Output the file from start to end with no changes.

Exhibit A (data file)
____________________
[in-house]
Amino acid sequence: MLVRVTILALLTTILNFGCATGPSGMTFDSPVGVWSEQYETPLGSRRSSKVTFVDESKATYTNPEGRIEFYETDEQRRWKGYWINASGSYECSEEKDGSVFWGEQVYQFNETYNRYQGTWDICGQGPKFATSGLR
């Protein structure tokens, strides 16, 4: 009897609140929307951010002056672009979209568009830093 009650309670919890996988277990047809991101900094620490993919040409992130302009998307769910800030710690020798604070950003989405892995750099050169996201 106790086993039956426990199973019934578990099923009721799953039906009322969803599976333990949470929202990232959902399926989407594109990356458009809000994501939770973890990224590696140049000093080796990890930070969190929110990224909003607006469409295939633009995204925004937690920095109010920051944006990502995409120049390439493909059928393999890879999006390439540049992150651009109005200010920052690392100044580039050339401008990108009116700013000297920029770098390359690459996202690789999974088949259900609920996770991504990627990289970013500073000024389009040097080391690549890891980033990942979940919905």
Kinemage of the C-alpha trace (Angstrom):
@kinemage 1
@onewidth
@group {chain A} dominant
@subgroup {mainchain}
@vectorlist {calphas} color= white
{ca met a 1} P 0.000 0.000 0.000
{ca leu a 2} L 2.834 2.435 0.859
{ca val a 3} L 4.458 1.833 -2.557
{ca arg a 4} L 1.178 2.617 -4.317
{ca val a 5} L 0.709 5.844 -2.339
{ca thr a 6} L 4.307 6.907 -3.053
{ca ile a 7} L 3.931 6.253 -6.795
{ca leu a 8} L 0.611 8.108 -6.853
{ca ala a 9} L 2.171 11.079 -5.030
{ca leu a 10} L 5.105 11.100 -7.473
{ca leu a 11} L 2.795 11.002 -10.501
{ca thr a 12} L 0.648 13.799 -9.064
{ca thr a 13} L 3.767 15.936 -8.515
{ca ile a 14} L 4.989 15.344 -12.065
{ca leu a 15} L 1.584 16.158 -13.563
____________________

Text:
[in-house]
Amino acid sequence: MLVRVTILALLTTILNFGCATGPSGMTFDSPVGVWSEQYETPLGSRRSSKVTFVDESKATYTNPEGRIEFYETDEQRRWKGYWINASGSYECSEEKDGSVFWGEQVYQFNETYNRYQGTWDICGQGPKFATSGLR
């Protein structure tokens, strides 16, 4: 009897609140929307951010002056672009979209568009830093 009650309670919890996988277990047809991101900094620490993919040409992130302009998307769910800030710690020798604070950003989405892995750099050169996201 106790086993039956426990199973019934578990099923009721799953039906009322969803599976333990949470929202990232959902399926989407594109990356458009809000994501939770973890990224590696140049000093080796990890930070969190929110990224909003607006469409295939633009995204925004937690920095109010920051944006990502995409120049390439493909059928393999890879999006390439540049992150651009109005200010920052690392100044580039050339401008990108009116700013000297920029770098390359690459996202690789999974088949259900609920996770991504990627990289970013500073000024389009040097080391690549890891980033990942979940919905």
Kinemage of the C-alpha trace (Angstrom):
@kinemage 1
@onewidth
@group {chain A} dominant
@subgroup {mainchain}
@vectorlist {calphas} color= white
{ca met a 1} P 0.000 0.000 0.000
{ca leu a 2} L 2.834 2.435 0.859
{ca val a 3} L 4.458 1.833 -2.557
{ca arg a 4} L 1.178 2.617 -4.317
{ca val a 5} L 0.709 5.844 -2.339
{ca thr a 6} L 4.307 6.907 -3.053
{ca ile a 7} L 3.931 6.253 -6.795
{ca leu a 8} L 0.611 8.108 -6.853
{ca ala a 9} L 2.171 11.079 -5.030
{ca leu a 10} L 5.105 11.100 -7.473
{ca leu a 11} L 2.795 11.002 -10.501
{ca thr a 12} L 0.648 13.799 -9.064
{ca thr a 13} L 3.767 15.936 -8.515
{ca ile a 14} L 4.989 15.344 -12.065
{ca leu a 15} L 1.584 16.158 -13.563